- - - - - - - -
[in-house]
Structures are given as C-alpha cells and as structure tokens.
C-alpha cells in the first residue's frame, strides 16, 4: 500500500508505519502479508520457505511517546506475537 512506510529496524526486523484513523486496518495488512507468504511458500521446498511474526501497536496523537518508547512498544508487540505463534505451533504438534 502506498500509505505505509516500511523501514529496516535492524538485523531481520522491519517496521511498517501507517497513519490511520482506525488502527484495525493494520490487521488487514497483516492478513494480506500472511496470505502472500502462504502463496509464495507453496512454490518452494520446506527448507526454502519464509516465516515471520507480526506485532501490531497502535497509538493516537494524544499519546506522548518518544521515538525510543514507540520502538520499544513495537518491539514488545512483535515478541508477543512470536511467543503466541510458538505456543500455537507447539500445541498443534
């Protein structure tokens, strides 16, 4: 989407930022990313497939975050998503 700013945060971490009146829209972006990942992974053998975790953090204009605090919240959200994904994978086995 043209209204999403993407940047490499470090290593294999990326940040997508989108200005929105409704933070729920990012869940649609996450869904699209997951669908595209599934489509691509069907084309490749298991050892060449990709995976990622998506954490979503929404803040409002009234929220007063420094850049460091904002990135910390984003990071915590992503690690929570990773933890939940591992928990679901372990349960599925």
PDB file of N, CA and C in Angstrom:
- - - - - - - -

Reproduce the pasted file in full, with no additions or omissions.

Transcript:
[in-house]
Structures are given as C-alpha cells and as structure tokens.
C-alpha cells in the first residue's frame, strides 16, 4: 500500500508505519502479508520457505511517546506475537 512506510529496524526486523484513523486496518495488512507468504511458500521446498511474526501497536496523537518508547512498544508487540505463534505451533504438534 502506498500509505505505509516500511523501514529496516535492524538485523531481520522491519517496521511498517501507517497513519490511520482506525488502527484495525493494520490487521488487514497483516492478513494480506500472511496470505502472500502462504502463496509464495507453496512454490518452494520446506527448507526454502519464509516465516515471520507480526506485532501490531497502535497509538493516537494524544499519546506522548518518544521515538525510543514507540520502538520499544513495537518491539514488545512483535515478541508477543512470536511467543503466541510458538505456543500455537507447539500445541498443534
């Protein structure tokens, strides 16, 4: 989407930022990313497939975050998503 700013945060971490009146829209972006990942992974053998975790953090204009605090919240959200994904994978086995 043209209204999403993407940047490499470090290593294999990326940040997508989108200005929105409704933070729920990012869940649609996450869904699209997951669908595209599934489509691509069907084309490749298991050892060449990709995976990622998506954490979503929404803040409002009234929220007063420094850049460091904002990135910390984003990071915590992503690690929570990773933890939940591992928990679901372990349960599925």
PDB file of N, CA and C in Angstrom: